There was a substantial increase in operating time in the medial spike group, however no difference in the mode of reduction and composite outcome between the two groups. The authors concluded that recognition of these radiological parameters should alert the surgeon of the potential difficulties in reduction and possibility of open reduction.

Assessment of Injury

The British Orthopaedic Association Standards for Trauma on supracondylar fractures of the humerus in children (see box 1) recommend an assessment of the limb to include the status of radial pulse, capillary refill time and the individual function of the radial, median (including anterior interosseous) and ulnar nerves. The guidelines further recommend post-operative radiographs should be obtained between 4 and 10 days to ensure maintenance of reduction [3].

Box 1: Boast 11: Supracondylar fractures of the humerus in children

•A documented assessment of the limb, performed on presentation, must include the status of radial pulse, digital capillary refill time and the individual function of the radial, median (including anterior interosseous) and ulnar nerves.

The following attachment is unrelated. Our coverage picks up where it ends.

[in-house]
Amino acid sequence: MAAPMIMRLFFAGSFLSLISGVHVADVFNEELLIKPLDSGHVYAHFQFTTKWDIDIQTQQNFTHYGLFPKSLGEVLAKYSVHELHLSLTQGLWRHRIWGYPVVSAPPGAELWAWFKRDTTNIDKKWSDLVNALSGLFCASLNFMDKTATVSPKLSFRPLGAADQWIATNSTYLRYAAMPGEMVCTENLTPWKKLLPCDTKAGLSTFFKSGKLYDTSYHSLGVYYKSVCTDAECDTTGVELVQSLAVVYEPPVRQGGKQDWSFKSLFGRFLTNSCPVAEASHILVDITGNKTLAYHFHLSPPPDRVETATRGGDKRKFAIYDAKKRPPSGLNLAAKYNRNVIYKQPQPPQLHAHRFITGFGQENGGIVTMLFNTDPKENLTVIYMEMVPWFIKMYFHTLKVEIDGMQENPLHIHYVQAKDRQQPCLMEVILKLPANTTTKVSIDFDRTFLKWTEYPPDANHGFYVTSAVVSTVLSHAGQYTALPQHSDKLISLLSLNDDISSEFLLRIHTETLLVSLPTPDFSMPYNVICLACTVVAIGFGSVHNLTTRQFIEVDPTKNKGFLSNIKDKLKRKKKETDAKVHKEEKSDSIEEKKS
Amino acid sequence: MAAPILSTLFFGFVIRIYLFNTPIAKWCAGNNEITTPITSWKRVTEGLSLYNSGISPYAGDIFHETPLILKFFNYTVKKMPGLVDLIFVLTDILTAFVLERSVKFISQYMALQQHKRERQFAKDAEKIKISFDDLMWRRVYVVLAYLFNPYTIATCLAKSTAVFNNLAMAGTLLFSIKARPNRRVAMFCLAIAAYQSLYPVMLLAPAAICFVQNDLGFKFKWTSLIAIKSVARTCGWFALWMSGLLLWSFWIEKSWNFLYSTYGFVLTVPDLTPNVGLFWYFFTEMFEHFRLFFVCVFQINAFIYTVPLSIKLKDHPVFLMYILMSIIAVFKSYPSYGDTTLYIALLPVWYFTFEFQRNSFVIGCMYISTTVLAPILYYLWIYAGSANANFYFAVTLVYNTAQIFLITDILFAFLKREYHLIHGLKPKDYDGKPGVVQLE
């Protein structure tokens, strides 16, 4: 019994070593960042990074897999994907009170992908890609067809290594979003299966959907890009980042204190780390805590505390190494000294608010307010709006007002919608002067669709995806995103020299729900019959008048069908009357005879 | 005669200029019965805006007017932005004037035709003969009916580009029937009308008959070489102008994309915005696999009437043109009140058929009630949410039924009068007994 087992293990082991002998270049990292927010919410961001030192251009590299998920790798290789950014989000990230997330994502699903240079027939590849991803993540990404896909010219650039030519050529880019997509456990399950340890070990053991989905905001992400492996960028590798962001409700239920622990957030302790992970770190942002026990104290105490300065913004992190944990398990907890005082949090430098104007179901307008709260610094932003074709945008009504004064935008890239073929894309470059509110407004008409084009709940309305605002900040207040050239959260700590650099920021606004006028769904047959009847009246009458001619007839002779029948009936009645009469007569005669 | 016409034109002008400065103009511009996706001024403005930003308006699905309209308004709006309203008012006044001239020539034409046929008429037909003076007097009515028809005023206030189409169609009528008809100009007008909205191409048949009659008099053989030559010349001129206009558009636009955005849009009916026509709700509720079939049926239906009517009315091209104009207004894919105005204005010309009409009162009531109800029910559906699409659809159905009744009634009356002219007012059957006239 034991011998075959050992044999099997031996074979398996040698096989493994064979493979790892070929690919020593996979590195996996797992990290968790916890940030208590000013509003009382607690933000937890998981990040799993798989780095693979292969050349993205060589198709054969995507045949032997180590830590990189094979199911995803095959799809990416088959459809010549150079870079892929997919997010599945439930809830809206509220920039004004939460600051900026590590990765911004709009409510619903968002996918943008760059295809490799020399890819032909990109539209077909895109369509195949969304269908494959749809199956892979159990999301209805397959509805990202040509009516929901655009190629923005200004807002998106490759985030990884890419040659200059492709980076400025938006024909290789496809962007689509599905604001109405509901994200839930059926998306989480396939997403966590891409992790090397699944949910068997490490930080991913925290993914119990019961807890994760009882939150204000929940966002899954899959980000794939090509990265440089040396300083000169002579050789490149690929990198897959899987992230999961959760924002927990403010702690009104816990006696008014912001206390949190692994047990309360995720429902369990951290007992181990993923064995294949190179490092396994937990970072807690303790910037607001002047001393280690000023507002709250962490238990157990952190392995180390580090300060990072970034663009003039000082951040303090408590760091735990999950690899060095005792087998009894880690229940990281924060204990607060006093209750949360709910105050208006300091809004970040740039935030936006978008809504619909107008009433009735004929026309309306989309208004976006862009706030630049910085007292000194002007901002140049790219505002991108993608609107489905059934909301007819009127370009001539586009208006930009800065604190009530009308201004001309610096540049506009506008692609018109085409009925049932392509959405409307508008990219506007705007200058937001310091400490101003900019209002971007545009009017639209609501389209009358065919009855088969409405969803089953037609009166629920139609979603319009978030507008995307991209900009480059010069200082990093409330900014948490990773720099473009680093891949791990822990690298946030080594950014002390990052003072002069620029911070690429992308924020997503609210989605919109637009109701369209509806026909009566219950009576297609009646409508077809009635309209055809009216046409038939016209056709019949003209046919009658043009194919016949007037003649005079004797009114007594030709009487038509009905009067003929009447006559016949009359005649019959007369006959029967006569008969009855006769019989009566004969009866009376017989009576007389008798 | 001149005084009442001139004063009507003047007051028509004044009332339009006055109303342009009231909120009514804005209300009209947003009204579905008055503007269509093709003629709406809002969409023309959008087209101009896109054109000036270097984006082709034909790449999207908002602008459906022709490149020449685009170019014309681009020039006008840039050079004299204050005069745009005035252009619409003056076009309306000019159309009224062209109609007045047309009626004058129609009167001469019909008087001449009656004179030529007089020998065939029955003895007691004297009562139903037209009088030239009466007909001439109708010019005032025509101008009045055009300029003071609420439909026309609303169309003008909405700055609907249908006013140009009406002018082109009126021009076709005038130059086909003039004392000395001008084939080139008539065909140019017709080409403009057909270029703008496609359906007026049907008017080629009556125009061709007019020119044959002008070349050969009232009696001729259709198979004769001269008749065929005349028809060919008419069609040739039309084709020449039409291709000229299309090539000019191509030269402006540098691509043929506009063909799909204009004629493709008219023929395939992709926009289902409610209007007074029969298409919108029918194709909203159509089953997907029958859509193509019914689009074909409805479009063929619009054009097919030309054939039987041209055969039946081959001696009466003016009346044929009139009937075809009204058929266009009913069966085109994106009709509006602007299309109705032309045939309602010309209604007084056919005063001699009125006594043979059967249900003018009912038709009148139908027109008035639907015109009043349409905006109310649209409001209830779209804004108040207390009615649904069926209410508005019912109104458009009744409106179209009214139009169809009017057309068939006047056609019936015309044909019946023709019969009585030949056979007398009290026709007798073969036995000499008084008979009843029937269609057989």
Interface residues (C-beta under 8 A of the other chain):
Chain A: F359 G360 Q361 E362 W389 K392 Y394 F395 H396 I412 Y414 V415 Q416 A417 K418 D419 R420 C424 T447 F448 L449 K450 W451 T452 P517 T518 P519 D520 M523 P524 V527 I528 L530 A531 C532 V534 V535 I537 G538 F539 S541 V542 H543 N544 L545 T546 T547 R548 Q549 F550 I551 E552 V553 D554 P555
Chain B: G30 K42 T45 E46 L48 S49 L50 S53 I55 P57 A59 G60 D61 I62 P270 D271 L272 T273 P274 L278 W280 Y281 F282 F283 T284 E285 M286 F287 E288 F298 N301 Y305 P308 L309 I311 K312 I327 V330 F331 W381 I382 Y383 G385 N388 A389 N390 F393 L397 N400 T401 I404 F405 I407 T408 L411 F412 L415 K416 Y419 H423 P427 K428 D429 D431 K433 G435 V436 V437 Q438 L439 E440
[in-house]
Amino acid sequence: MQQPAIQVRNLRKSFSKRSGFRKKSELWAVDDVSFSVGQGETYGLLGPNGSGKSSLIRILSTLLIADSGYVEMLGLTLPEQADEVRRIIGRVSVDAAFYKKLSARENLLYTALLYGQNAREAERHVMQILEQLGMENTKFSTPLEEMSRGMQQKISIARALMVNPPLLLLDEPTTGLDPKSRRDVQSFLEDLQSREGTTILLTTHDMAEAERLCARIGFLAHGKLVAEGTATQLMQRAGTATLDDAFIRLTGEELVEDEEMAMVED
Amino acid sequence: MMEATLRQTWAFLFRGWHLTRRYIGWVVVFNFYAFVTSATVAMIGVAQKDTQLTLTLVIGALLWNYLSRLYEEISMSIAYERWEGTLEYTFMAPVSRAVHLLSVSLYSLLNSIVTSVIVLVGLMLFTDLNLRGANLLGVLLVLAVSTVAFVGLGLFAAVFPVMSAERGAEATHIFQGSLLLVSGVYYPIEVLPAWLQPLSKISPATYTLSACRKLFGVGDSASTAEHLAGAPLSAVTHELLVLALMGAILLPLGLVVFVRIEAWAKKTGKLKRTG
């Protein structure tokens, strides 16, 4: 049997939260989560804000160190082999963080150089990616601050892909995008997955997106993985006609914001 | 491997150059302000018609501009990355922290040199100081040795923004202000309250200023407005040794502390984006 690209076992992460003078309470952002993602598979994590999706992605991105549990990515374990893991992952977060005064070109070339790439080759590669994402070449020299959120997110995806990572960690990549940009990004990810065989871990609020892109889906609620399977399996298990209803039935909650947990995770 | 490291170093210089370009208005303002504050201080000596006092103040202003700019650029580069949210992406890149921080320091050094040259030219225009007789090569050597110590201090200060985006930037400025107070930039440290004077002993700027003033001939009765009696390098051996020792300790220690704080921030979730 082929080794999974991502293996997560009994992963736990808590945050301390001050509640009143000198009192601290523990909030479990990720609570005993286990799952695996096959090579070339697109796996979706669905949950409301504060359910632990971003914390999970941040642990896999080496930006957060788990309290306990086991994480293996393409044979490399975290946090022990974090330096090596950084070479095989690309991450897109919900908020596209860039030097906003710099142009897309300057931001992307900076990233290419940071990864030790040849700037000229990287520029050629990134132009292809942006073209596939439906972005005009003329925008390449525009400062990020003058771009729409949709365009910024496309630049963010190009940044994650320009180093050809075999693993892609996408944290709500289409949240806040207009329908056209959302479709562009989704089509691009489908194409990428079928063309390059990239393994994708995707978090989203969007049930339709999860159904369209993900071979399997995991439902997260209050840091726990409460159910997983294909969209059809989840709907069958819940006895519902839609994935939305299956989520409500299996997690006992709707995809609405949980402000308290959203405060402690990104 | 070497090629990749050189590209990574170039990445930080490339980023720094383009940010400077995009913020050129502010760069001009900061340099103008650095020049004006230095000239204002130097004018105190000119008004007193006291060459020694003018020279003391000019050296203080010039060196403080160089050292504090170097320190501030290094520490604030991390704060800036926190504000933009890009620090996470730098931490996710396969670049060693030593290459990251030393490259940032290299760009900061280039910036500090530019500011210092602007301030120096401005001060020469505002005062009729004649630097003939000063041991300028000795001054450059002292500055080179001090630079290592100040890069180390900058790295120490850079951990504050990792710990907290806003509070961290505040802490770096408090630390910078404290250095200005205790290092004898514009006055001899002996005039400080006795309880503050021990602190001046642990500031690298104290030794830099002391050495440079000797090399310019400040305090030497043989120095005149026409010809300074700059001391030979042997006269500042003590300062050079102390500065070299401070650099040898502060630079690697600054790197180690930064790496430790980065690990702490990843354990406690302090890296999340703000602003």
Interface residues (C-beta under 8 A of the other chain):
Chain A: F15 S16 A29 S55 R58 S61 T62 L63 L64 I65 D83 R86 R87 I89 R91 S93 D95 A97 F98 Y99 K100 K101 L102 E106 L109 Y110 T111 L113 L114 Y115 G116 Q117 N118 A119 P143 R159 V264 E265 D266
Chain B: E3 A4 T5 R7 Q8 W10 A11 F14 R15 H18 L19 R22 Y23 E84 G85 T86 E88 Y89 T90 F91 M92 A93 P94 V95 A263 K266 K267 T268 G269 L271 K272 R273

•These injuries require early surgical treatment, ideally on the day of admission. However, night-time operating is not necessary unless there are indications for urgent surgery.

•Indications for urgent surgical treatment include absent radial pulse, clinical signs of impaired perfusion of the hand and digits, and evidence of threatened skin viability.

•Surgical stabilisation should be with bicortical wire fixation. Crossed wires are associated with a lower risk of loss of fracture reduction, whereas divergent lateral wires reduce the risk of injury to the ulnar nerve.

•If a medial wire is used, techniques to avoid ulnar nerve injury should be employed and recorded on the operation note.

•2 mm diameter wires should be used, where possible, to achieve stability.

•Cubitus varus should be avoided by achieving a carrying angle (or Baumann angle) similar to the contralateral arm.